STLBlues: Did you hook up with some Chicago musicians?

Oliver: I played with Howlin' Wolf, and a guy by the name of "Cool Breeze". We played white joints mostly, played lots of Jazz standards. I also played with Elmore James and Little Milton.

STLBlues: What memories stand out from that time?

Oliver: I was a young guy, didn't pay much attention, and didn't realize until years later how significant that time was. Wolf was a wonderful guy to me. I played drums for Howlin' Wolf when I was 18. I know I'm somewhere on "How Many More Years," that, and playin' for Sonny Boy Williamson. That Sonny Boy was a character though, a guy you could never forget. I remember one time in West Memphis, Junior Parker and I were pretty young and playin' for Sonny and we weren't hardly makin' any money, three, maybe four dollars a night and Sonny Boy, he would drink every night, drink up all the money 'til the money was gone. Now, Junior and I, we didn't drink, so I went up to Sonny to tell him how we felt about it and Sonny Boy, well he thought about that a second and said, "well shit, you better start drinkin."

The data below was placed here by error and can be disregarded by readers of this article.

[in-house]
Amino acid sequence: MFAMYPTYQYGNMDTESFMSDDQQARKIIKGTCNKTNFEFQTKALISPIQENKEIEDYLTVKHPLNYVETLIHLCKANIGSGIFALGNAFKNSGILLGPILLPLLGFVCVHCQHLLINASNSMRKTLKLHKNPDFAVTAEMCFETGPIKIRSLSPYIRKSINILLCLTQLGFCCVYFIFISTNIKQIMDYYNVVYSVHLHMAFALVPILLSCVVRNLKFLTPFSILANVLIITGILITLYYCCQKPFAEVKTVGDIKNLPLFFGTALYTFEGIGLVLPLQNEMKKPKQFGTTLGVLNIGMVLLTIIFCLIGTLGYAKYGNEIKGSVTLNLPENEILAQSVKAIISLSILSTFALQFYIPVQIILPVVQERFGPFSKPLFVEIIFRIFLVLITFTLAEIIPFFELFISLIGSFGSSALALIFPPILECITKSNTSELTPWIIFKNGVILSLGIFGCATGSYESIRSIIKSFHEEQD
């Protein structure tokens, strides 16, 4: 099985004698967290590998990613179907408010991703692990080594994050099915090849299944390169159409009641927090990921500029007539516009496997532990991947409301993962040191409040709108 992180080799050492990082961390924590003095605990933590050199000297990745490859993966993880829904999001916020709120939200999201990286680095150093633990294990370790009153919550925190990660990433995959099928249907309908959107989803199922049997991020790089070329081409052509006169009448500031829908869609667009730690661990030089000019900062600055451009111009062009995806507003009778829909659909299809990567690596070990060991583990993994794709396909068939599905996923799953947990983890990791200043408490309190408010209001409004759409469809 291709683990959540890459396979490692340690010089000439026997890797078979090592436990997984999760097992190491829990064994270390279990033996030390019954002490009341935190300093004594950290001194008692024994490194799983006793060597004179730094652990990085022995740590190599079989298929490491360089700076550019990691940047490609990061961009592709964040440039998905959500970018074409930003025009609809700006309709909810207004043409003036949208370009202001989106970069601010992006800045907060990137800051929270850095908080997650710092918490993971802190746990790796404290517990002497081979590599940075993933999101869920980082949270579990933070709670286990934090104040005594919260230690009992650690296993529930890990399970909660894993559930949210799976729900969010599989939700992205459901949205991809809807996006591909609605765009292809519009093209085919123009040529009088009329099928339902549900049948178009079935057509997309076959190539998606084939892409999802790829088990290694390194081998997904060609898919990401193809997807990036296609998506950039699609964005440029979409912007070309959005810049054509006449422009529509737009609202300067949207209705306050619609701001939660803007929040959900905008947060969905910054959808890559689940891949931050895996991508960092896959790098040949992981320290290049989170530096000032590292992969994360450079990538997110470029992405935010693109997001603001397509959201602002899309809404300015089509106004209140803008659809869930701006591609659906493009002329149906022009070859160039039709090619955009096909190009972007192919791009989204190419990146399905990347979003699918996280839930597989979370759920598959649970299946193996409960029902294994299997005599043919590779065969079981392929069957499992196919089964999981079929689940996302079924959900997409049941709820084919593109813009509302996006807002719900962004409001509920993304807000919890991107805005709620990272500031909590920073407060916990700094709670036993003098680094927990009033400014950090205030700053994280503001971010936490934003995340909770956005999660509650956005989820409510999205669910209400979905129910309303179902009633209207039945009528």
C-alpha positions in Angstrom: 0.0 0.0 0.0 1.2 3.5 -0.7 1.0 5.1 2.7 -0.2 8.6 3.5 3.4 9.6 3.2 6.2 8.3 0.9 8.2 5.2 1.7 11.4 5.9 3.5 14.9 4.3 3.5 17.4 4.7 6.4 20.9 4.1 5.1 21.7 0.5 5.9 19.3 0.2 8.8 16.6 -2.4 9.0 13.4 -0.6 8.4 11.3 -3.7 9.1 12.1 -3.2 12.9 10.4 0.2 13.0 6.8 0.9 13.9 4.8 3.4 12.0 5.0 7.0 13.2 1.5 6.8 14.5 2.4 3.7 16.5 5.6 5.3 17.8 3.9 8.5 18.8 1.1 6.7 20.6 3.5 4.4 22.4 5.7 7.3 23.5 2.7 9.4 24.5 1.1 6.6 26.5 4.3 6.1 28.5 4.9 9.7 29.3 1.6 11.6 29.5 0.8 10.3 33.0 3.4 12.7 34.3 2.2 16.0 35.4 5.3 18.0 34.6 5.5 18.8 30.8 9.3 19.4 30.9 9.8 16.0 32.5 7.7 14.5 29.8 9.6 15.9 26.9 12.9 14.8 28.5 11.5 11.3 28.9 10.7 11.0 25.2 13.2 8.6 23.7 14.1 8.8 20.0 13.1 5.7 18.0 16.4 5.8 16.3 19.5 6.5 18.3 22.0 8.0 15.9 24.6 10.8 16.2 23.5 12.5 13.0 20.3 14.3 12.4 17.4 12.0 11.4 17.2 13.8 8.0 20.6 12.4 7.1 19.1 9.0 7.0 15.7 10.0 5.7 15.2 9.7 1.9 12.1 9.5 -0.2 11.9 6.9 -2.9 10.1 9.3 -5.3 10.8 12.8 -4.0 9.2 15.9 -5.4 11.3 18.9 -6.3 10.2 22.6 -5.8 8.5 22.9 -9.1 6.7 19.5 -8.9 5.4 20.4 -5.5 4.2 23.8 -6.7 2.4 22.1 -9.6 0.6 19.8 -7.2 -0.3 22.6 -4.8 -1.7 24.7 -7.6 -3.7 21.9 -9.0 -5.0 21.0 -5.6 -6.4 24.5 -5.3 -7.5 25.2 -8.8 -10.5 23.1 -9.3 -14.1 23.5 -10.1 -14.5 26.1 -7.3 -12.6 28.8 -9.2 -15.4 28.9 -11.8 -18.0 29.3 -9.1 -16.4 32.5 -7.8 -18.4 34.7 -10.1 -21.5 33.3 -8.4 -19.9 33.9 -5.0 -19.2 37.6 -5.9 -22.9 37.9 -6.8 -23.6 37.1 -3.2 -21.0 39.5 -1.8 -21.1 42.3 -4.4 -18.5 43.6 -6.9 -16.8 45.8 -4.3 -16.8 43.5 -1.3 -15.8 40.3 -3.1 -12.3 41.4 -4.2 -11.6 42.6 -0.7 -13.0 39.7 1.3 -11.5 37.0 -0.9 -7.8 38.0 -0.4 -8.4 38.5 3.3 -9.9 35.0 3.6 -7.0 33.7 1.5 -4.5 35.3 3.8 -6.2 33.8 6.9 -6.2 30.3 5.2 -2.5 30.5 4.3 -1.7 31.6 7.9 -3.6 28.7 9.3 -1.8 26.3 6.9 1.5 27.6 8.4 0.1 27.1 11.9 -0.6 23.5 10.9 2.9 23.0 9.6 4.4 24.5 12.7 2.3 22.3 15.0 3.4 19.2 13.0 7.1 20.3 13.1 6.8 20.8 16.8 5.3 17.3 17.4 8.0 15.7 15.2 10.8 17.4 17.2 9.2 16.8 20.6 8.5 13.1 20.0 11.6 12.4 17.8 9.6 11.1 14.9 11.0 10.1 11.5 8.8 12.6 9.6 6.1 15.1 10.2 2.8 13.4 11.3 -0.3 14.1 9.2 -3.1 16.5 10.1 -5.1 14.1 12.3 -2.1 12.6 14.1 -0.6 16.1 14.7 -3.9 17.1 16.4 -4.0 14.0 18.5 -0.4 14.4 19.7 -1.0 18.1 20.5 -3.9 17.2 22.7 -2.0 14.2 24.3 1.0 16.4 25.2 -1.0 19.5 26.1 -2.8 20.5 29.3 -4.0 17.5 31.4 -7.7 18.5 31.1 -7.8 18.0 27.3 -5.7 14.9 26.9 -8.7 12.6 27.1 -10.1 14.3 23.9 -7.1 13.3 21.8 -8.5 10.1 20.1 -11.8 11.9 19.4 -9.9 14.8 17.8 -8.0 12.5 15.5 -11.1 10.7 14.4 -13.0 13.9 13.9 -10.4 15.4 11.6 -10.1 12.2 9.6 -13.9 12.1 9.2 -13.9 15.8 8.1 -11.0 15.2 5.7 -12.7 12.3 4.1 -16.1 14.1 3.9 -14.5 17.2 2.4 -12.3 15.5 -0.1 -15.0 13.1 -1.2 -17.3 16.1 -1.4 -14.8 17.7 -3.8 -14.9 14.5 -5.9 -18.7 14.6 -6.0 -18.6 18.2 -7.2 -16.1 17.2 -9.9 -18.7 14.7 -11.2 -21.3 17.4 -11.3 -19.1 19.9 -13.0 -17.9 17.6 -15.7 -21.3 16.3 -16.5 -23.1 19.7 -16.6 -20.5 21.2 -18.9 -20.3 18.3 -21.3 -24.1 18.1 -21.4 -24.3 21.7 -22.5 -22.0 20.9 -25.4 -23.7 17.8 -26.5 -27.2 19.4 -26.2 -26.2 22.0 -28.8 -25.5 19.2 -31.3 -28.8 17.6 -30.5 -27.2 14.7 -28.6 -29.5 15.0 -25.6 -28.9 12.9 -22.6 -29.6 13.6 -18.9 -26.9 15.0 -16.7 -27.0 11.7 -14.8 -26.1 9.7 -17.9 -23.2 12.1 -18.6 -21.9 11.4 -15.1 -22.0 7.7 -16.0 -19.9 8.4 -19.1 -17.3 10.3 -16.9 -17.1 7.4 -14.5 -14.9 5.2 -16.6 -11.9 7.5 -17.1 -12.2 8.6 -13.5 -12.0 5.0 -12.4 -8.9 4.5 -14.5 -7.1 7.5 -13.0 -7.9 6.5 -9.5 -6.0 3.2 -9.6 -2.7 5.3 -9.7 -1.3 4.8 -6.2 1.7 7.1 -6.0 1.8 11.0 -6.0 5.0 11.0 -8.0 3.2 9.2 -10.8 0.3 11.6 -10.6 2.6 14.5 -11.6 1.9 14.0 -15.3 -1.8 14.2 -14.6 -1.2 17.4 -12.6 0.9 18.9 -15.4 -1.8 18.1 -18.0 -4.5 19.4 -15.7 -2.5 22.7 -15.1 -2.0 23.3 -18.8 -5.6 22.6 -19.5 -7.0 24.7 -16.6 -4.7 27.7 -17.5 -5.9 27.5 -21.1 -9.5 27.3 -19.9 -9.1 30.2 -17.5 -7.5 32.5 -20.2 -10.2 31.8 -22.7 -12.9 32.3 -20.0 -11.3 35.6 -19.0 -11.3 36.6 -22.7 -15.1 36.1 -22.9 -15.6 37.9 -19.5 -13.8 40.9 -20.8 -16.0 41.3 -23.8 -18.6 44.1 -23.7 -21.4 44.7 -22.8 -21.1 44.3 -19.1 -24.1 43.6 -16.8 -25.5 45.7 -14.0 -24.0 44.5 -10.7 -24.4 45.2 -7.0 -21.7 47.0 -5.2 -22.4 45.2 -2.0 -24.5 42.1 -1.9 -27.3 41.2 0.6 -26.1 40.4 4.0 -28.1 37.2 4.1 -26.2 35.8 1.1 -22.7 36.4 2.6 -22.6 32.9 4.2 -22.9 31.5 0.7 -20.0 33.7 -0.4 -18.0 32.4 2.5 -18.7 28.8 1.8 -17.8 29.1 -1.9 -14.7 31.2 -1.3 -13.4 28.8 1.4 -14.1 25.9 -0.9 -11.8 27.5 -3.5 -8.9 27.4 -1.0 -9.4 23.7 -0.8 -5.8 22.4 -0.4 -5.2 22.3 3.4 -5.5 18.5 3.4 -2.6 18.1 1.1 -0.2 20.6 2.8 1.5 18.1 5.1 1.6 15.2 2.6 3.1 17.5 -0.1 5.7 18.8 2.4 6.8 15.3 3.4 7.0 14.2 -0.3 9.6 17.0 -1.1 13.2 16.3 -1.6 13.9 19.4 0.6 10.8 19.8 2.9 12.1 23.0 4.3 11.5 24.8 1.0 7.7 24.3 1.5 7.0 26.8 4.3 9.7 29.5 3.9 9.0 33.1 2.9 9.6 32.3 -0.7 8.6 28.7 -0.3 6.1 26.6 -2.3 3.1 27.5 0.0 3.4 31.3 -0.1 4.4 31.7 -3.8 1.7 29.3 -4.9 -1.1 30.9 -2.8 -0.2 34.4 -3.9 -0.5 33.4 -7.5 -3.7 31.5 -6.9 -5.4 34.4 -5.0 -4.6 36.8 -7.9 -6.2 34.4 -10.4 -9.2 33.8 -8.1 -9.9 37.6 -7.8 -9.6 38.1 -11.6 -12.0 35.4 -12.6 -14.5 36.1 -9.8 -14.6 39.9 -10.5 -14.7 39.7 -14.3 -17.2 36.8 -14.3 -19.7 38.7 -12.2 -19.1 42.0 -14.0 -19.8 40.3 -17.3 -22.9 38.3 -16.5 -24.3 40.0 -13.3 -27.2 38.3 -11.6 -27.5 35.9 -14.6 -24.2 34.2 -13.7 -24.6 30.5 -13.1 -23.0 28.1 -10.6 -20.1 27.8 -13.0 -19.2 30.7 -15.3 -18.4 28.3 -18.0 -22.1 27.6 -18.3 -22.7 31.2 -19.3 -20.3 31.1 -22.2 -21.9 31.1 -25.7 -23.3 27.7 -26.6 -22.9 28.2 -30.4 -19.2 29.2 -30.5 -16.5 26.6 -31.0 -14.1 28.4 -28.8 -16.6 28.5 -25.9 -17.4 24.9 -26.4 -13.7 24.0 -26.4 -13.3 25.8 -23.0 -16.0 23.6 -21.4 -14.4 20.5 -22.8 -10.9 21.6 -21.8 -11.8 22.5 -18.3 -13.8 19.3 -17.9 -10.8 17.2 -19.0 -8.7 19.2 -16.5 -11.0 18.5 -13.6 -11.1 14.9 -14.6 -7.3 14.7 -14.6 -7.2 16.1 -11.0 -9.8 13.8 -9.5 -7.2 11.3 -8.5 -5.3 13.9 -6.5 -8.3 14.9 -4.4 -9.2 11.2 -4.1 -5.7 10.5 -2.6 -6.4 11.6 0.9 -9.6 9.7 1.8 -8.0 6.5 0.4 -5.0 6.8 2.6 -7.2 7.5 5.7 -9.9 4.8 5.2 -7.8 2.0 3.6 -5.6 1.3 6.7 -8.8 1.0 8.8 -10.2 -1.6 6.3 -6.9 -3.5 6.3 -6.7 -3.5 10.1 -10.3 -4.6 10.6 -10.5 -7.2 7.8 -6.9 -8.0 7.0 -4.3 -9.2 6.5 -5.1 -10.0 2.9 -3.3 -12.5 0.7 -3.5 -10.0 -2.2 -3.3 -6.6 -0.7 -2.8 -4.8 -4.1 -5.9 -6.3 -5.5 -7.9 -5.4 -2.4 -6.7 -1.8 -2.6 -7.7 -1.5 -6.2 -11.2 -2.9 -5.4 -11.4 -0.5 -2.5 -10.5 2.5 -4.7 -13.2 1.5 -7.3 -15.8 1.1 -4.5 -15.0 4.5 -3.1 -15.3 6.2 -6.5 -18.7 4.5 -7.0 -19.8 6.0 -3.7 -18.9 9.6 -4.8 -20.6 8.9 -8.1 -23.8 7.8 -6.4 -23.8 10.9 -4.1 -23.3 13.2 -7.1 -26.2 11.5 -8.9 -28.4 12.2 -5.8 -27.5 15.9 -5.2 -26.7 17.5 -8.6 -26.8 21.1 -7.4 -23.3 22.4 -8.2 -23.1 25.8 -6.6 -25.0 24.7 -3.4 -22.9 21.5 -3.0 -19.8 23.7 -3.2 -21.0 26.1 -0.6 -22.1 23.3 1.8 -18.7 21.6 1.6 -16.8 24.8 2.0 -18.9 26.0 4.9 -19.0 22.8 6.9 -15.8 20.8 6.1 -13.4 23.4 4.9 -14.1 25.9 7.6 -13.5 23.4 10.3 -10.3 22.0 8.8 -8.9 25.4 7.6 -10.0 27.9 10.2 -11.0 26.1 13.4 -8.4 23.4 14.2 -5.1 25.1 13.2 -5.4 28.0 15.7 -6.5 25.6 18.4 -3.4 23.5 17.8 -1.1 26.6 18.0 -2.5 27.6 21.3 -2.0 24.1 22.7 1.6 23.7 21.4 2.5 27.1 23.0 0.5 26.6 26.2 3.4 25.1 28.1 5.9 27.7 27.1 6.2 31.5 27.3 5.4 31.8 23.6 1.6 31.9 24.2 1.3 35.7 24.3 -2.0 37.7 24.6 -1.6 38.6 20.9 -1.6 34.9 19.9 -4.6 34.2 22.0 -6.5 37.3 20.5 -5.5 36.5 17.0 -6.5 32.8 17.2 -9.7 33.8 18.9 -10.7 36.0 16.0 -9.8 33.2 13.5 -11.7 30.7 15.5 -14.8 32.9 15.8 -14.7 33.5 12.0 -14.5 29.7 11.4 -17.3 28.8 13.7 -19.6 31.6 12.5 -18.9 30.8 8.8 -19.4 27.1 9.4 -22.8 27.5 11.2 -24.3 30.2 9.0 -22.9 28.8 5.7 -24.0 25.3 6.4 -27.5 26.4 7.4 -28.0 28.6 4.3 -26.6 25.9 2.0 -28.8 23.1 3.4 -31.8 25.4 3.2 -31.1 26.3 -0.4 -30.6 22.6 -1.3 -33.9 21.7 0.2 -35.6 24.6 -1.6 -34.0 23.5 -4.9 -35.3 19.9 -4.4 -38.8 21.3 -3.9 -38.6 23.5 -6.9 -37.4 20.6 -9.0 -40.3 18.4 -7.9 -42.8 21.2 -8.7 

STLBlues: What brought you to St. Louis?

Oliver: When I was livin' in West Memphis, I would go to Greenville, Mississippi to see family and that's when I met Little Milton and Ike Turner. Then in the mid-50s I heard how well they were both doing in St. Louis, and I though they must have somethin' goin' on, so I came to play one weekend in 1959 with Little Milton at the club Manhattan in East St. Louis, and found lots of opportunity here. Well, Ike and Milton were changin' the music scene here completely, and I was the front man in Milton's band. Milton had a great band, with a really hot 4 piece horn section.

STLBlues: Who did you record?

Oliver: I recorded Little Milton; a song I wrote for Milton called "Same old blues". Recorded it at the old Technisonic studio, used to be on Brentwood, where the Galleria is now. Recorded it on the Bobbin label, they also had Albert King on the label. But, eventually I moved on and started writin' songs and recordin' others for the Bobbin record label here. Let's see, there was also Albert King, Fontella Bass, Barbara Carr, Bobby McClure. I hired Fontella as a piano player when I was Little Milton's band manager, and found out she could sing her ass off (laughs). After that, well, I knew the Chess Brothers that owned Chess Records in Chicago from my Memphis days, and they got a hold of me and asked me to bring Albert and Fontella, Barbara and Bobby up there to record also for Chess. That's where a song I had written, "Don't Mess Up a Good Thing" was a hit for Fontella and Bobby.

STLBlues: Not only are you gifted as a musician, you've made quite a name for yourself as a songwriter, bandleader, producer and promoter. When did you decide to open up Archway Studios?